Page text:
So as far as packet capture bots go, they don’t really work either (without interfering with the integrity of the client).
When you login to the game, the client uses RSA to establish a shared secret with the server. The client and server then use this shared secret to seed an ISAAC cipher, and that cipher deterministically modifies the packet id when sending the packet.
Because the game uses a TCP stream, and there’s no risk of packet loss within the context of the TCP stream itself, the cipher stays in-sync at both ends and this scheme works.
Now you can thwart this by extracting the shared secret from the client, which would let you identify the true packet id just as the server does (by keeping your own ISAAC cipher in sync with the client’s).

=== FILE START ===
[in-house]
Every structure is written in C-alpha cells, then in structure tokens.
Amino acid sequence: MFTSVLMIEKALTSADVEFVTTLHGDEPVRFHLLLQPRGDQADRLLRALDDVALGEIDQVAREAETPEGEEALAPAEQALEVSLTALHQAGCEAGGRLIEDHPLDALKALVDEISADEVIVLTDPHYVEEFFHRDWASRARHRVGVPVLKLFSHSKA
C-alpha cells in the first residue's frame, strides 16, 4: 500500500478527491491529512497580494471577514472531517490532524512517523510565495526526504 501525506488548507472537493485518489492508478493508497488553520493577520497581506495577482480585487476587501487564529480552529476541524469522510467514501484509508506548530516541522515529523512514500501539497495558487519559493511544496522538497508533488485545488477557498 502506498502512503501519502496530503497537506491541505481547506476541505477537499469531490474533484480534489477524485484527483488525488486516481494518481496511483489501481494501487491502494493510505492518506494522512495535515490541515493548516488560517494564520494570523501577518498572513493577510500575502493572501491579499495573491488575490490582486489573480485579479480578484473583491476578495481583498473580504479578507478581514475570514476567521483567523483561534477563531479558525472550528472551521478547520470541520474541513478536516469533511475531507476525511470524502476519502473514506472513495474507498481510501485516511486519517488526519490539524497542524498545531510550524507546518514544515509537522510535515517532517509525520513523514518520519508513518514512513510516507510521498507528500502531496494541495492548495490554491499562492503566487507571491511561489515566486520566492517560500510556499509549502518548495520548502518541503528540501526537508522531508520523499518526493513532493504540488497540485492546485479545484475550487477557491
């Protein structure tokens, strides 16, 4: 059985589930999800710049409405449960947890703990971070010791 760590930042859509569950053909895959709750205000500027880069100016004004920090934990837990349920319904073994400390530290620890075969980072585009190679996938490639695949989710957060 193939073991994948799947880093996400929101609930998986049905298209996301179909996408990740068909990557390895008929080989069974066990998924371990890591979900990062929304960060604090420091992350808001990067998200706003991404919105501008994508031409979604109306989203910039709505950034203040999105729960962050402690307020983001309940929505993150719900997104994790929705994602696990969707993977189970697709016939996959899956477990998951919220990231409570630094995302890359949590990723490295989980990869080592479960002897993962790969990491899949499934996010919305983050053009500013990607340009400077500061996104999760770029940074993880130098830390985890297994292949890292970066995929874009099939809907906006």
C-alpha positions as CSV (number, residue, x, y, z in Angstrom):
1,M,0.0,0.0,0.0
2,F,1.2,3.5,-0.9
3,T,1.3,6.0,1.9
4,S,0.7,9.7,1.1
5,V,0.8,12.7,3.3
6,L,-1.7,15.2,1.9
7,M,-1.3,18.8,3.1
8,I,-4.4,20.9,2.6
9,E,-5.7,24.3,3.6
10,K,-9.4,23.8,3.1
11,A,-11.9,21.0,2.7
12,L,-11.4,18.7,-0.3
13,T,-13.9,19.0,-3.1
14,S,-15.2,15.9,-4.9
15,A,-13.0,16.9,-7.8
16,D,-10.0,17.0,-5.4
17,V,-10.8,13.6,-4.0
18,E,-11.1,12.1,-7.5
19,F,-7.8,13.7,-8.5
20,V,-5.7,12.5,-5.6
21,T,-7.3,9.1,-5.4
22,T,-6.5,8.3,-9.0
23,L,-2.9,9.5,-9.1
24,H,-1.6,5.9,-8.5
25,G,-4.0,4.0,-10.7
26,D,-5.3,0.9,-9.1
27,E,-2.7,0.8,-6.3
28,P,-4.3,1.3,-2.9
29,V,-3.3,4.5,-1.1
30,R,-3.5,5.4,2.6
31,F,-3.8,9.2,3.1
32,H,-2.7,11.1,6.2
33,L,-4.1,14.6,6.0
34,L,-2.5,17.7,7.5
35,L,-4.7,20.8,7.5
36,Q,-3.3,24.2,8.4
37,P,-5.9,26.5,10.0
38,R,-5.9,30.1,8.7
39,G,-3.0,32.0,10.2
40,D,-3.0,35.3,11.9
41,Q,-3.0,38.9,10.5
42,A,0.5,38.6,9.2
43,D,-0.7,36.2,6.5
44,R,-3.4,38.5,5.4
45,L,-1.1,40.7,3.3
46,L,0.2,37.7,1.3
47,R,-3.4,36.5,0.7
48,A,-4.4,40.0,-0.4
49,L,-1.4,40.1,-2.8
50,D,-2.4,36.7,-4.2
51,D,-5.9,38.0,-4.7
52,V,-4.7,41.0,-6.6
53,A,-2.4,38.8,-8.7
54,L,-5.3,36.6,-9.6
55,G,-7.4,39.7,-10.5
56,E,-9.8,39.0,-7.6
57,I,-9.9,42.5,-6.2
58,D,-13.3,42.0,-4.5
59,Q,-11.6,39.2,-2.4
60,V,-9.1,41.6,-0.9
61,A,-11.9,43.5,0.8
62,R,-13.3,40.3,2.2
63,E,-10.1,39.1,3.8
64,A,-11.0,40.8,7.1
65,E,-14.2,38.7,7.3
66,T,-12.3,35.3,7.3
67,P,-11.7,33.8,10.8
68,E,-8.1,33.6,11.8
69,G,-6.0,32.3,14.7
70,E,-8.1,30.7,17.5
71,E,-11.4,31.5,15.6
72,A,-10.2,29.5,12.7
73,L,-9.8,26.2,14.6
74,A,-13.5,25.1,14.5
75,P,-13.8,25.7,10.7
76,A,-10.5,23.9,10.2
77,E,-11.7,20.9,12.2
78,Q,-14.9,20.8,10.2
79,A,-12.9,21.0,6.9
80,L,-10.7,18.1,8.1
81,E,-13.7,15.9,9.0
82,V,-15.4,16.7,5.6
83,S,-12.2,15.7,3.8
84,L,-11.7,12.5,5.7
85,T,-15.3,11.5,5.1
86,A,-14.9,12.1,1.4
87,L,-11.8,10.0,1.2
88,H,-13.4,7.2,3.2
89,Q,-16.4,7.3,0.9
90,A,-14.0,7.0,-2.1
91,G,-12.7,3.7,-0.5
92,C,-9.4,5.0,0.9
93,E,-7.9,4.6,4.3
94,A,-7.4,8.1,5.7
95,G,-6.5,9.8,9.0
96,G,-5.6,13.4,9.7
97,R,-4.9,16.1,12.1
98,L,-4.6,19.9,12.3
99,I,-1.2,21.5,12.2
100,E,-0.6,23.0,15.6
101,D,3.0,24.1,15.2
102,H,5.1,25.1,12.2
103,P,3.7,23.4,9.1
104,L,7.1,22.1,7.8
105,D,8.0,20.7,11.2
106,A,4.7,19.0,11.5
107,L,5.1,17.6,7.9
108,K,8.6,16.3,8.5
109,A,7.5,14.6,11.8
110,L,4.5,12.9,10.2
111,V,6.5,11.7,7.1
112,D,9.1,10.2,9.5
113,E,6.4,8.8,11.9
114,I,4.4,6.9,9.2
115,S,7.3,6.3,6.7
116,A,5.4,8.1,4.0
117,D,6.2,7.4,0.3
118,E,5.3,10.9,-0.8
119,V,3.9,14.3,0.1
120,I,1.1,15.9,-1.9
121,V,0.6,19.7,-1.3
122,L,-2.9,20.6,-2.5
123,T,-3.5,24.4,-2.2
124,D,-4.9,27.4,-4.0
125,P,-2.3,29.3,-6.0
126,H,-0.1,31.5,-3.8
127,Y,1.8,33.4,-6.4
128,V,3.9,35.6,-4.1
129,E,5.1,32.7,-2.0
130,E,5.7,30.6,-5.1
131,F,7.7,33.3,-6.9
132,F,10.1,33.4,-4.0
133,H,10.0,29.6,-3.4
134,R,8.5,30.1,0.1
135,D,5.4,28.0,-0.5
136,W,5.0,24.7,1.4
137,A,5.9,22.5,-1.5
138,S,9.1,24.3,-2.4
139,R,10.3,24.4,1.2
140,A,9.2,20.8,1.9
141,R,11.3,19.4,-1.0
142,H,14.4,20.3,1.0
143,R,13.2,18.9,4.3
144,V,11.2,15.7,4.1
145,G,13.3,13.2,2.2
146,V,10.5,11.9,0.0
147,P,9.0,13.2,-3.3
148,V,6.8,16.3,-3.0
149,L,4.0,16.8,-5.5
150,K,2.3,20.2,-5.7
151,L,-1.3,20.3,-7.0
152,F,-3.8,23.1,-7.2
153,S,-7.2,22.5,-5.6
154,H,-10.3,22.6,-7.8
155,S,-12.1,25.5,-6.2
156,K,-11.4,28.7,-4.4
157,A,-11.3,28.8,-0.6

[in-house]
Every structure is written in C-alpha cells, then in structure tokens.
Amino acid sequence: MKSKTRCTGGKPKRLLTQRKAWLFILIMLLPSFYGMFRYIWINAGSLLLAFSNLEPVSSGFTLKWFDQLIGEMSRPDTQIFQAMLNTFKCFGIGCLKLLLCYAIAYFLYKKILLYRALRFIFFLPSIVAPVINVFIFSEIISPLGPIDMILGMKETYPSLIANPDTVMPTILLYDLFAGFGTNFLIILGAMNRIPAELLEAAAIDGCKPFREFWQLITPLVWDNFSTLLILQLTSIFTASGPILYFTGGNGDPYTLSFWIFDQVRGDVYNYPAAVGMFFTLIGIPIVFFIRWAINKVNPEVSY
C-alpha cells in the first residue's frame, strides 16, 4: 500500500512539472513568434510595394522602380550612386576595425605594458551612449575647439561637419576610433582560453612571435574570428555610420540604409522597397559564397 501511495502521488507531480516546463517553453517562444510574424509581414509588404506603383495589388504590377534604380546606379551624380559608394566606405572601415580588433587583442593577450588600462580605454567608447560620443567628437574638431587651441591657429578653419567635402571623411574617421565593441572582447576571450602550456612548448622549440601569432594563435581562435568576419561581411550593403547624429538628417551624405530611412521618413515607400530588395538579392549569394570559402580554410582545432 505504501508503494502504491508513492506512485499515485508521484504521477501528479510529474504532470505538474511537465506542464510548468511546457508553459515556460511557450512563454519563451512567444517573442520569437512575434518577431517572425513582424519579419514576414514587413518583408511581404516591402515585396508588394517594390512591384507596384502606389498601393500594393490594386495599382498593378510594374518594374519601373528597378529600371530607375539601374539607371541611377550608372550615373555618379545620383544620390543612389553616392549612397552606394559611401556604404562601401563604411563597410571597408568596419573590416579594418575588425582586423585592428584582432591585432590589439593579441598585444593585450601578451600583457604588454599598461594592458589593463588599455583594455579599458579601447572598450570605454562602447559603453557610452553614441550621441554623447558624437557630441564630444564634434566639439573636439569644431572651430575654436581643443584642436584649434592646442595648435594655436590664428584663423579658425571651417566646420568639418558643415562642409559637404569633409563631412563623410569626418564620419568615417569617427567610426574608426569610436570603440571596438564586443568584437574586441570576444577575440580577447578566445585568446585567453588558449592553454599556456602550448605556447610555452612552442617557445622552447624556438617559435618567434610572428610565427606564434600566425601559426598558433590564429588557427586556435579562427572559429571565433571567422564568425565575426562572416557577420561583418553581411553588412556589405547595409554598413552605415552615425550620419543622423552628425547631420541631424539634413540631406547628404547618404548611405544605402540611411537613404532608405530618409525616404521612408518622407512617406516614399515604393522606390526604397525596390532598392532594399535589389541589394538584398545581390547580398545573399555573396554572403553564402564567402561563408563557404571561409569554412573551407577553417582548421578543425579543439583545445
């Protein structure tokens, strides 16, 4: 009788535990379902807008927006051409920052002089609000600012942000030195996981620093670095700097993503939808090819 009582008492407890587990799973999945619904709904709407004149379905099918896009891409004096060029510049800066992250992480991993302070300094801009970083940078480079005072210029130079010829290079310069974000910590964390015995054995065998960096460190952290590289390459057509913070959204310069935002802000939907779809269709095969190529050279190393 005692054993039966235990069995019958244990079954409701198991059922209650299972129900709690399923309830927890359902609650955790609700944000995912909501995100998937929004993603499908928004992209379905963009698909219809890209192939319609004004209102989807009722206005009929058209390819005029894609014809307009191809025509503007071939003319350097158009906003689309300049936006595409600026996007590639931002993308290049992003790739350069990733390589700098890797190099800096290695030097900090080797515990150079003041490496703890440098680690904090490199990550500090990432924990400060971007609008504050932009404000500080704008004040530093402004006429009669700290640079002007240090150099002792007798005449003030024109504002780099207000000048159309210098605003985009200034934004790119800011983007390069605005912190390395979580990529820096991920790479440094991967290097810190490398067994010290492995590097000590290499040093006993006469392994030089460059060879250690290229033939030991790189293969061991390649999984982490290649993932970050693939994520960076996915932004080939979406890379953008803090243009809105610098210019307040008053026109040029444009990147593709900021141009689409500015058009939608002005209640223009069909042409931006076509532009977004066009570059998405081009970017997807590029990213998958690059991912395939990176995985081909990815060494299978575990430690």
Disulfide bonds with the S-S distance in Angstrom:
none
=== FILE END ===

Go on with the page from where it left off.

This could be achieved by manipulating the code such that the secret, once mutually established by client and server, is made retrievable by you.
However this then gives them the opportunity to detect your actions since most people would inject code to do this.
At the end of the day, I’m not entirely sure what the state-of-the-art is when it comes to JVM class integrity. Like if you use ASM / BCEL / etc to do code injection then I don’t know what the conditions needs to be for detecting that.
I’d honestly expect though that maintaining confidentiality of your approach, along with credible game play, would go a long way to getting away with it. I’m sure I’ve read Jagex remarks where they’ve implied that at least some of their bans are behavioural-based (overly mechanical play, inhuman playtime, etc with respect to a behavioural baseline).